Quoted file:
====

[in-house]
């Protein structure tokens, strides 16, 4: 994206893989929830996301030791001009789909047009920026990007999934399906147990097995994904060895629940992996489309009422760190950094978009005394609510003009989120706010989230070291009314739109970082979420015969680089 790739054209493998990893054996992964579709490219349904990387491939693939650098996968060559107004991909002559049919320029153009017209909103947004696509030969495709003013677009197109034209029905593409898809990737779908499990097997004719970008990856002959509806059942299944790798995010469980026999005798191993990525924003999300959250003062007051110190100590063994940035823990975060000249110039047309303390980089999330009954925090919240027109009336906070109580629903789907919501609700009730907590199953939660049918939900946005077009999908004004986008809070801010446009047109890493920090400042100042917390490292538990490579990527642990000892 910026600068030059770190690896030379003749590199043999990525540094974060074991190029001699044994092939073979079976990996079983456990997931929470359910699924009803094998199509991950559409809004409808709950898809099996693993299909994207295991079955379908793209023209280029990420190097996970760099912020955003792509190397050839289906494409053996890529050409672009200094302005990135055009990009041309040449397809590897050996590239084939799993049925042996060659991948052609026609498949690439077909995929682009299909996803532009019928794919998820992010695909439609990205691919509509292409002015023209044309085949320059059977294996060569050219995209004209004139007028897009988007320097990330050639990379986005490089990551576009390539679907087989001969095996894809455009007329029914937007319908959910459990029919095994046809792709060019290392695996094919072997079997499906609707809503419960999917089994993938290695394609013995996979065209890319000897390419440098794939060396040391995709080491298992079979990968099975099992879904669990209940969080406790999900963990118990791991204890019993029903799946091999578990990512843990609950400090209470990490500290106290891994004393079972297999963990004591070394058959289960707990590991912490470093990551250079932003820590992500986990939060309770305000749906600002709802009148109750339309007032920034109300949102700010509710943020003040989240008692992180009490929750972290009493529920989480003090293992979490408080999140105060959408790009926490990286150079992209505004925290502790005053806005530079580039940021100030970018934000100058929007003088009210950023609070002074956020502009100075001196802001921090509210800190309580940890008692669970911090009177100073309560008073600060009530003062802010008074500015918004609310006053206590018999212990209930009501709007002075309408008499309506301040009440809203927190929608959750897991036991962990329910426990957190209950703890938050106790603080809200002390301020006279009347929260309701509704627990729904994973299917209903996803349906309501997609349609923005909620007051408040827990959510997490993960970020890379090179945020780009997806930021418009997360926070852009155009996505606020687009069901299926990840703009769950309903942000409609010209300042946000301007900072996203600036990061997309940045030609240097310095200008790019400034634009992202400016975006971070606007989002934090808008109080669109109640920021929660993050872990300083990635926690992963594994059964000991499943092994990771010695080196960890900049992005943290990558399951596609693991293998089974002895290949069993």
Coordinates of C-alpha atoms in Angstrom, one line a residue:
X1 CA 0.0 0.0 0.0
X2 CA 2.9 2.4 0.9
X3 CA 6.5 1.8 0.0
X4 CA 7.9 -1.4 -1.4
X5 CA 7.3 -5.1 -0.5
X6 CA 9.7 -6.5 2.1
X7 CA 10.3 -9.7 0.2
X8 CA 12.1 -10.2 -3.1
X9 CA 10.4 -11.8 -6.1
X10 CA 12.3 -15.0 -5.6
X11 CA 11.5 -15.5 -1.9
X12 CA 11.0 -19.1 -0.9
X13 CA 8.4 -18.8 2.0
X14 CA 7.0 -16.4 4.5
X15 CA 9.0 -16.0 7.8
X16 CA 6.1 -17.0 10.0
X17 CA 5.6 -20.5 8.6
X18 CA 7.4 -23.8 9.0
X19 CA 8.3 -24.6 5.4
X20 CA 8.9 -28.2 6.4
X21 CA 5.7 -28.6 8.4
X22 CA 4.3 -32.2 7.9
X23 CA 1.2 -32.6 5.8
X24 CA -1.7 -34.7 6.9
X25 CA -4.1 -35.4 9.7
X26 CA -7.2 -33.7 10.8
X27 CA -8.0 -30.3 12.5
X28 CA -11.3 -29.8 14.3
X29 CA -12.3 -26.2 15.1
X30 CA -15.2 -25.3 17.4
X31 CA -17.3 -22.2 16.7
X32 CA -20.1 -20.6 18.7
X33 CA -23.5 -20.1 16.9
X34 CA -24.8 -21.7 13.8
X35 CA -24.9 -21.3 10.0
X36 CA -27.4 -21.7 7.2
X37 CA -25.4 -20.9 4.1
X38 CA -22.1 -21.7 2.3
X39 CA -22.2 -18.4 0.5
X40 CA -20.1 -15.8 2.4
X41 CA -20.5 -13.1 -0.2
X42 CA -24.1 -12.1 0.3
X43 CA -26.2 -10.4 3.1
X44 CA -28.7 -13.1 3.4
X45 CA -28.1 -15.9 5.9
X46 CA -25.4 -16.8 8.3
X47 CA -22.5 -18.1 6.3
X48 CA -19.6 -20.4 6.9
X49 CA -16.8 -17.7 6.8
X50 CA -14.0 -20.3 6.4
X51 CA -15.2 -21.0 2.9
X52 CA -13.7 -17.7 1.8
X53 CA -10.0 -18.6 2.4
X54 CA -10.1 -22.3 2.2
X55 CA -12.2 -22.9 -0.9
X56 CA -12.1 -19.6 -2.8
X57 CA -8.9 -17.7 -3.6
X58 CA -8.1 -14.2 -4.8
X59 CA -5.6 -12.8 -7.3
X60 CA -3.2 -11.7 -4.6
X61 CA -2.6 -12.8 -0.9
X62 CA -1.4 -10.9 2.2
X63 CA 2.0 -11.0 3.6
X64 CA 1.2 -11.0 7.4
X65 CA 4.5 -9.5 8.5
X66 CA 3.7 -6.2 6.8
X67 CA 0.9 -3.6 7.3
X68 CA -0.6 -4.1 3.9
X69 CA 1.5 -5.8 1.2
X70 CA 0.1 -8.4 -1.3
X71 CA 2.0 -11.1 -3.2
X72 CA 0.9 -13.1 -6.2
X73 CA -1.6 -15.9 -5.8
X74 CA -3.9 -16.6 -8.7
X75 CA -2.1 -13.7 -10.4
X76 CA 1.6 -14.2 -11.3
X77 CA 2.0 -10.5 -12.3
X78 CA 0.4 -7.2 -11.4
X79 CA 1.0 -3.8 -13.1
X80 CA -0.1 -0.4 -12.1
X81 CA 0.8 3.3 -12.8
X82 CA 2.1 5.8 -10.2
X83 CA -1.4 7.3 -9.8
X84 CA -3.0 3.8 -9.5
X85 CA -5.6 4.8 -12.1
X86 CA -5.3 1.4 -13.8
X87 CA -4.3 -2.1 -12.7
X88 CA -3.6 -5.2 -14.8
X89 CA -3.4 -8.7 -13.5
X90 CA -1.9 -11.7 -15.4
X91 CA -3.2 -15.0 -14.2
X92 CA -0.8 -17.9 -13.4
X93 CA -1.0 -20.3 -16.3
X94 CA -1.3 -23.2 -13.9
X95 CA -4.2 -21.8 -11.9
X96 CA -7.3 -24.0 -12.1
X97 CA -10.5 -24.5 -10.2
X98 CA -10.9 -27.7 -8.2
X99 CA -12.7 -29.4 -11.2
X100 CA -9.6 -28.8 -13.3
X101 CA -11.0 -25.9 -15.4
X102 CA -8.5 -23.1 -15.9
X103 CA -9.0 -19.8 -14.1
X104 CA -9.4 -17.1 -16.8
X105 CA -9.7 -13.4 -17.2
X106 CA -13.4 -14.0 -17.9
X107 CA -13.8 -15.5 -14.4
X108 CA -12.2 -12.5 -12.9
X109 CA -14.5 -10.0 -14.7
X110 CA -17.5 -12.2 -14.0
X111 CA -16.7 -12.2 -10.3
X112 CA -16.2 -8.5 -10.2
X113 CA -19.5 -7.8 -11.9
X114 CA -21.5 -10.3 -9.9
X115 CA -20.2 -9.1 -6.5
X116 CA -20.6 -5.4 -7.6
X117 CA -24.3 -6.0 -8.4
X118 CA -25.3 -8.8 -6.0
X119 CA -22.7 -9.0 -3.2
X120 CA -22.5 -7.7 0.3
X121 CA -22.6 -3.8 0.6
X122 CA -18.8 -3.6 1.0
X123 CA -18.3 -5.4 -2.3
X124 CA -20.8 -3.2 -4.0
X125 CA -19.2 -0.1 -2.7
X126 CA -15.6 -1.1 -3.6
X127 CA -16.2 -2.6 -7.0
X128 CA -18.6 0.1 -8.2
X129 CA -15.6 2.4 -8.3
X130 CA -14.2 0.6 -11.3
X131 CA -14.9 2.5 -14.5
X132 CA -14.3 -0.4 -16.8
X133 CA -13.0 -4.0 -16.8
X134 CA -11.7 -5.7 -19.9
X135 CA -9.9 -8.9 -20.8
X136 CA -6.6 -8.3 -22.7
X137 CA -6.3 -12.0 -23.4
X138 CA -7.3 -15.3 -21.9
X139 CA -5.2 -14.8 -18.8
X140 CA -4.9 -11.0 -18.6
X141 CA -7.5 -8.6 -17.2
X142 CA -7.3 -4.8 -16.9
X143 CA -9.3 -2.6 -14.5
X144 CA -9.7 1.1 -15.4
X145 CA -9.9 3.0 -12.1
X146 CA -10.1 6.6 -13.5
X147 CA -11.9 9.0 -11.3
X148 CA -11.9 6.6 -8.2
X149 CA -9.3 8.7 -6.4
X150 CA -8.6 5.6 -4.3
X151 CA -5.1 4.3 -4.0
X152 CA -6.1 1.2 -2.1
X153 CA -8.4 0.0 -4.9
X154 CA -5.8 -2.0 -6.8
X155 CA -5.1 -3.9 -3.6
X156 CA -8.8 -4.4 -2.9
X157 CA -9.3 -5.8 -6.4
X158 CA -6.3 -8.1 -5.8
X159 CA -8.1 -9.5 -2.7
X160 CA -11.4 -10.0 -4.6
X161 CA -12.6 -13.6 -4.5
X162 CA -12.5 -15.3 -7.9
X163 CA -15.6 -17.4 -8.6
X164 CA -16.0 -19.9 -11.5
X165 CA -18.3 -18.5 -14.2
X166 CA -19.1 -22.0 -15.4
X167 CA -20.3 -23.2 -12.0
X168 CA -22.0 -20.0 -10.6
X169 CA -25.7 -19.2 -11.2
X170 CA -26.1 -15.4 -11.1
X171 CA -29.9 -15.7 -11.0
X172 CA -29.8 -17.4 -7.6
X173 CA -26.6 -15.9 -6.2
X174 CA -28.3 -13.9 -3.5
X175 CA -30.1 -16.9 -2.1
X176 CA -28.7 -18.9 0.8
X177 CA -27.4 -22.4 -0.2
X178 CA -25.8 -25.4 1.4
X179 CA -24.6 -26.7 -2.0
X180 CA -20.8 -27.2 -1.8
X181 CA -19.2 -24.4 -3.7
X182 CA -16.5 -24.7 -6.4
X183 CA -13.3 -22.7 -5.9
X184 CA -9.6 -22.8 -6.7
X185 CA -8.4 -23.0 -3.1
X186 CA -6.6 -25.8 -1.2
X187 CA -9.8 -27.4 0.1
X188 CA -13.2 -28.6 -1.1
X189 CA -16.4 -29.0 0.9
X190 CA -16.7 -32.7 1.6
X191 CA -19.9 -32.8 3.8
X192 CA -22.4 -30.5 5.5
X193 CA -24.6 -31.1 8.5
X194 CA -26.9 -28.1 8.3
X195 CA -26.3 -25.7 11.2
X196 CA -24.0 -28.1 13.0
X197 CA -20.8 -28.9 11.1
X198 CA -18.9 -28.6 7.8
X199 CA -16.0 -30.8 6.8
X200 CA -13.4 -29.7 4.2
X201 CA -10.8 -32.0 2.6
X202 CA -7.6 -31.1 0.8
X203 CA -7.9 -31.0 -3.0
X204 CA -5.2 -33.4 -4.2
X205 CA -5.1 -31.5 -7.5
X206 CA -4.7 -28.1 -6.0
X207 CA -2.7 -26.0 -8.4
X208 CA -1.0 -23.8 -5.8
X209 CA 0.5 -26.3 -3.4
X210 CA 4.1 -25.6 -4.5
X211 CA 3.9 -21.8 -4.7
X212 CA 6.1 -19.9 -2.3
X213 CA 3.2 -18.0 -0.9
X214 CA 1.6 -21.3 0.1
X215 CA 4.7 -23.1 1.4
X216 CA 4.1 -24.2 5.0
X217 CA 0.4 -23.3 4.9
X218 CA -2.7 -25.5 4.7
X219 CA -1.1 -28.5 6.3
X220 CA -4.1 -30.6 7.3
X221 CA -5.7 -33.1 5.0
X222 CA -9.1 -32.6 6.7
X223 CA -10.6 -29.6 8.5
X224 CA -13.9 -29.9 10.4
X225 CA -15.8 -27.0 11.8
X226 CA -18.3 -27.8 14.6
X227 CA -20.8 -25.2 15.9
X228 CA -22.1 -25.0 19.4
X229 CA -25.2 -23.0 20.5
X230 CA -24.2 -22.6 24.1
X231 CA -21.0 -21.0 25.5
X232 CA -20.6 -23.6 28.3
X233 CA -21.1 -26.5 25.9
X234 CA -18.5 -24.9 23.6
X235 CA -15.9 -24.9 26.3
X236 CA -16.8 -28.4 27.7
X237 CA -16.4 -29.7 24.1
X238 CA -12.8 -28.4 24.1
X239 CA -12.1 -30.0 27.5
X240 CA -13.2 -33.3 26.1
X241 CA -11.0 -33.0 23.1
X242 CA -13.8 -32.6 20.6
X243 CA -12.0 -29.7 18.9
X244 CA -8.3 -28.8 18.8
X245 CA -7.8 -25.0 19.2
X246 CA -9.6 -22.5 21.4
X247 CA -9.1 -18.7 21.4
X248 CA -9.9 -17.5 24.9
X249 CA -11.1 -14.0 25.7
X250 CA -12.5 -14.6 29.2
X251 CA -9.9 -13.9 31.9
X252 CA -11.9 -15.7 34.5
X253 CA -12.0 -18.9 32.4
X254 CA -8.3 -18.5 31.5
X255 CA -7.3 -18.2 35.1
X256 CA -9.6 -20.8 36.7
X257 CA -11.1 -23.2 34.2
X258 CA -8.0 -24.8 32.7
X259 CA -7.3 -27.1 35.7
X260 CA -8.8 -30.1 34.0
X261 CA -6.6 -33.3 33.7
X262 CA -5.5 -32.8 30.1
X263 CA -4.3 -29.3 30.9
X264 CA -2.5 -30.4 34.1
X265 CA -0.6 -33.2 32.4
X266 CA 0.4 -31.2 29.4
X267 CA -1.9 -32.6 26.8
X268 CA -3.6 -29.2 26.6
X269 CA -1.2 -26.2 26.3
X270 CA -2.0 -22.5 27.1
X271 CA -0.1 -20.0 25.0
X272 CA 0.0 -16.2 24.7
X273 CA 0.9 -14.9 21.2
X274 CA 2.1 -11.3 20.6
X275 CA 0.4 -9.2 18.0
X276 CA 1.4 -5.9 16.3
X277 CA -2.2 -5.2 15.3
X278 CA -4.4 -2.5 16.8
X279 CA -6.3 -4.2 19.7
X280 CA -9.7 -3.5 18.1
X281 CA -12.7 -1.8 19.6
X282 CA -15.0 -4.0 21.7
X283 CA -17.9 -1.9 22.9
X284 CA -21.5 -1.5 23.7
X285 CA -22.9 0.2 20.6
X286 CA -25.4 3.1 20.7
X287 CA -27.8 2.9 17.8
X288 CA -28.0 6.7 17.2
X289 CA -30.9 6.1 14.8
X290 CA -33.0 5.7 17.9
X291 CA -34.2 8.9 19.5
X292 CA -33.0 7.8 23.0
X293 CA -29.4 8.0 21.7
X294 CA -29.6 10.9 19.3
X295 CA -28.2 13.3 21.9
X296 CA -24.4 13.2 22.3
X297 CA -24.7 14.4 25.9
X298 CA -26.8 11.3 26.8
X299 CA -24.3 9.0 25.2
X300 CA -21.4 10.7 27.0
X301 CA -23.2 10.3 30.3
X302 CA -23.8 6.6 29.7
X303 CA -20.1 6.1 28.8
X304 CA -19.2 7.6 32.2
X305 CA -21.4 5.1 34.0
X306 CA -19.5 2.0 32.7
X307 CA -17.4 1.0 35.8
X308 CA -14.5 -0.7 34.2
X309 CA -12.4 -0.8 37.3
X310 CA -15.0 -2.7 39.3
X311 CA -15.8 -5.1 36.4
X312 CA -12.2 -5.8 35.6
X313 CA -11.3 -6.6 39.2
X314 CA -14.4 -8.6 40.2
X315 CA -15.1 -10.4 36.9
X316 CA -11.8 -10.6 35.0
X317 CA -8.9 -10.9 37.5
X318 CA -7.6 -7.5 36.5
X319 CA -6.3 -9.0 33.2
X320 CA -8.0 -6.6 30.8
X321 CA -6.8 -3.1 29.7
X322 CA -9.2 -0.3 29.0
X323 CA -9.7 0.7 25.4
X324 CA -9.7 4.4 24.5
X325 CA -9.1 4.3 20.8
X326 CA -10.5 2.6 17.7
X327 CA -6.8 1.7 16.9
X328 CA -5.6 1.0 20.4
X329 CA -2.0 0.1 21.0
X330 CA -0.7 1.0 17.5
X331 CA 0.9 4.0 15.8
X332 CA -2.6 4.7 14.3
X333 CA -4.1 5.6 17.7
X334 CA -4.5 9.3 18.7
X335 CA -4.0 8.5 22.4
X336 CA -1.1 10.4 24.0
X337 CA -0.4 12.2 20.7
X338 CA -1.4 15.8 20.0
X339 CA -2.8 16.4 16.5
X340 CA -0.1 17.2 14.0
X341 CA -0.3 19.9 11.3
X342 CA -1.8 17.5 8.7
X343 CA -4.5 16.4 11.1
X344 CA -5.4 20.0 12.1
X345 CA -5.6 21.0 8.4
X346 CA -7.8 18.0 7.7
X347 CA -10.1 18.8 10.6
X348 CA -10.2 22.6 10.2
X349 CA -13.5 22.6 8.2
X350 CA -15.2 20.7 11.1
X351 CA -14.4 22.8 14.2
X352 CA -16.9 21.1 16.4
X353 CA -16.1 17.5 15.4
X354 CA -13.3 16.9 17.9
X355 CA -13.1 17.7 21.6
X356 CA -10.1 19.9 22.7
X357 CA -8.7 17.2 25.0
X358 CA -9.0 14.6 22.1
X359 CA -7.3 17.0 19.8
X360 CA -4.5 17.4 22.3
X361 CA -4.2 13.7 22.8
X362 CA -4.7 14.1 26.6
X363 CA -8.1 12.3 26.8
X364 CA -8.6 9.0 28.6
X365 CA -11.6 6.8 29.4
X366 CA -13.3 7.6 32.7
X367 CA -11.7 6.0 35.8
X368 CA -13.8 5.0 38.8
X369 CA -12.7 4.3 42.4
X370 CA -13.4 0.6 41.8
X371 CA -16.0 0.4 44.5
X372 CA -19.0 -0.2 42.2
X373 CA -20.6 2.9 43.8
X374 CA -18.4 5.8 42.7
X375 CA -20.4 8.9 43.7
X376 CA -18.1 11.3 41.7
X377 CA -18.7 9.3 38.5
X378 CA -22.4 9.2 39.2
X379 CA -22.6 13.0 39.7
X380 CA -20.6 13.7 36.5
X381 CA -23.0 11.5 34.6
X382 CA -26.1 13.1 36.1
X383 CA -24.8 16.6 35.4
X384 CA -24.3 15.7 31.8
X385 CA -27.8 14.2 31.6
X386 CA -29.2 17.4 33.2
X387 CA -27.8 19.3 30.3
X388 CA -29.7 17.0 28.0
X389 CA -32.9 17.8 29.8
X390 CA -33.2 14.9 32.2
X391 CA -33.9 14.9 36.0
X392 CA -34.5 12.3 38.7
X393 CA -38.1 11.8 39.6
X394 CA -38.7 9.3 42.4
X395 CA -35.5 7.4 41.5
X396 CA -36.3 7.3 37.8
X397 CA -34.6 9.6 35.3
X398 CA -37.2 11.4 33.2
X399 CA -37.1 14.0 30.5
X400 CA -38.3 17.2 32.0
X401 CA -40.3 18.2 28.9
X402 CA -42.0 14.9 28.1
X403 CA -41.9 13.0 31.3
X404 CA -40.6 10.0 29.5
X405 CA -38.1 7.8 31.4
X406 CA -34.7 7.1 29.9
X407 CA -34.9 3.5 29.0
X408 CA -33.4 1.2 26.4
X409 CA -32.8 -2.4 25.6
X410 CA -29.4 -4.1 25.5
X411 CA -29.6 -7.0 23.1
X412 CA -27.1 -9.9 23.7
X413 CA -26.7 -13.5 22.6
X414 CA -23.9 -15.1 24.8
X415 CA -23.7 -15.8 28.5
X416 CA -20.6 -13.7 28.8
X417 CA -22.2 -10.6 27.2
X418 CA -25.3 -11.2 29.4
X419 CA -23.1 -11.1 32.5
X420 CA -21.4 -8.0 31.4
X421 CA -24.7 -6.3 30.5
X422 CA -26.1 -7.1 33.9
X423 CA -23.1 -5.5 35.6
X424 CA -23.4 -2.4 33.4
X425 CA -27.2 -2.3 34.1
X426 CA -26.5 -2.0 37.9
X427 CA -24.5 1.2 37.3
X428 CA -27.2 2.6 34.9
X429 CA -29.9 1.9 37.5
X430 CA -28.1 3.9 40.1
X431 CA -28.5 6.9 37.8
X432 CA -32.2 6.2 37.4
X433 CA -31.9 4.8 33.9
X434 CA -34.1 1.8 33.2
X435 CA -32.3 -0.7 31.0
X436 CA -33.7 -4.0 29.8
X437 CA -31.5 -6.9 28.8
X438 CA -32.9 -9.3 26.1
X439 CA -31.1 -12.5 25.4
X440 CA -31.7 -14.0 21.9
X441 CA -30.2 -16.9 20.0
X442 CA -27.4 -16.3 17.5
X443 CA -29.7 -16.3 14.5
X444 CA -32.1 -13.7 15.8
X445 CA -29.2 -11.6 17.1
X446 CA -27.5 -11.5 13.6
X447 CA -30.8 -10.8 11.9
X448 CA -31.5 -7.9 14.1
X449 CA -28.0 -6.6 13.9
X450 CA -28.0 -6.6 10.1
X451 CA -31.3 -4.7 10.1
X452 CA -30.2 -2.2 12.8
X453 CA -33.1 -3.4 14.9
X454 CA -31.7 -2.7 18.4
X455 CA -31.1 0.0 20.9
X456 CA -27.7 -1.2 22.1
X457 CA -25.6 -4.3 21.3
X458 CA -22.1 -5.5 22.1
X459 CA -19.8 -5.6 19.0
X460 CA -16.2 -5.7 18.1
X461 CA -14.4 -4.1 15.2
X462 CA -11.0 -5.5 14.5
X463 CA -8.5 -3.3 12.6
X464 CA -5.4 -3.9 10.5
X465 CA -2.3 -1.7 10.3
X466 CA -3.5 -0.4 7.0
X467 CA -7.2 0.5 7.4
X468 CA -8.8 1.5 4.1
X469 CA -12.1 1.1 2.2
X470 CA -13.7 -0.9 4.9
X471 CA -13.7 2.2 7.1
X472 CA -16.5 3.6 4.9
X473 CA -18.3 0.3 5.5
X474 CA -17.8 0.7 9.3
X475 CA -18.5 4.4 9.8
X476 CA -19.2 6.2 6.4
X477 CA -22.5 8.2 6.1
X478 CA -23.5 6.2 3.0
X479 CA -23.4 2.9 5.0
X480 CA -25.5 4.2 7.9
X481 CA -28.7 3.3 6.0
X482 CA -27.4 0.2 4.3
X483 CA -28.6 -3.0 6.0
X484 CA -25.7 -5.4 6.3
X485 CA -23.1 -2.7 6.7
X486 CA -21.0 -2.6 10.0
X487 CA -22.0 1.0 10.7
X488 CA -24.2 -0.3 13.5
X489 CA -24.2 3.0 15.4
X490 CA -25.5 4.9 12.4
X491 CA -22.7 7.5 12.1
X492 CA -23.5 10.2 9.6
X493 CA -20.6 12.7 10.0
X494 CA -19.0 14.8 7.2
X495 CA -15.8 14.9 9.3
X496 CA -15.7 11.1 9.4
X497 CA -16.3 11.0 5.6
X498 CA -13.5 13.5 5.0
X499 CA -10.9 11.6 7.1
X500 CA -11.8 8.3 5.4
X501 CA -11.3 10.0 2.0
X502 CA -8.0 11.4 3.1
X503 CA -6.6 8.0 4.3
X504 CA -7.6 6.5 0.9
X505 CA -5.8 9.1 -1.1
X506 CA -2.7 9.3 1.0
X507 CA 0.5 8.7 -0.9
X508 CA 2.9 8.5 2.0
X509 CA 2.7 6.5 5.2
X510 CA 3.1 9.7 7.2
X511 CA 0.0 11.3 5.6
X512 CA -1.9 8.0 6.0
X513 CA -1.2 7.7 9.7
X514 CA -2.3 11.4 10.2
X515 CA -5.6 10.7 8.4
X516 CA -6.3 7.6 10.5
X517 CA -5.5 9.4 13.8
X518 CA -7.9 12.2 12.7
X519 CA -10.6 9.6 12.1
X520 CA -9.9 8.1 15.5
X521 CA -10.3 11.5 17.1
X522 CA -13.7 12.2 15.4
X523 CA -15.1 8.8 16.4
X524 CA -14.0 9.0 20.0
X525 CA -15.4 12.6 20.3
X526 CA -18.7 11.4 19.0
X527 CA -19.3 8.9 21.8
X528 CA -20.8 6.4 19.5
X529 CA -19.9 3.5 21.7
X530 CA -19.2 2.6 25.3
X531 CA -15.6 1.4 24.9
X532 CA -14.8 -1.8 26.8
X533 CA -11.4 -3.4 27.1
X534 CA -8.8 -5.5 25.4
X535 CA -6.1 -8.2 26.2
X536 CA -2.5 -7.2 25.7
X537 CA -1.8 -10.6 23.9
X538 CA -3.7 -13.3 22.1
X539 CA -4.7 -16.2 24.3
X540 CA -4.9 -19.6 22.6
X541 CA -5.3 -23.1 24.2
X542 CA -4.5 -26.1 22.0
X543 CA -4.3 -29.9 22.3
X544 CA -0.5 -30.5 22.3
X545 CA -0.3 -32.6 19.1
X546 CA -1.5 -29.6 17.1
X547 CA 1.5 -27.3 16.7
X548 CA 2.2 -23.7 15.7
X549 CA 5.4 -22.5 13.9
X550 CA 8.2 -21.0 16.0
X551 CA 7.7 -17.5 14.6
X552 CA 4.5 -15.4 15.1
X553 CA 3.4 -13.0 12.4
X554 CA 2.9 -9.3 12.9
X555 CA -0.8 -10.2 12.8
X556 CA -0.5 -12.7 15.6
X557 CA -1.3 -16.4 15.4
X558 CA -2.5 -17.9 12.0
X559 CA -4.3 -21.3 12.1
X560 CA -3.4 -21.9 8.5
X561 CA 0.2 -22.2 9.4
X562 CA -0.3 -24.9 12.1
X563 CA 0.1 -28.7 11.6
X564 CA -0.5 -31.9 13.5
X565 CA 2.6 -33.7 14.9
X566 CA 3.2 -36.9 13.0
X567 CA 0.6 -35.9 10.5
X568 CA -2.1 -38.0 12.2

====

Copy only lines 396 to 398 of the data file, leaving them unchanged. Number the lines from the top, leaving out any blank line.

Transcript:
X393 CA -38.1 11.8 39.6
X394 CA -38.7 9.3 42.4
X395 CA -35.5 7.4 41.5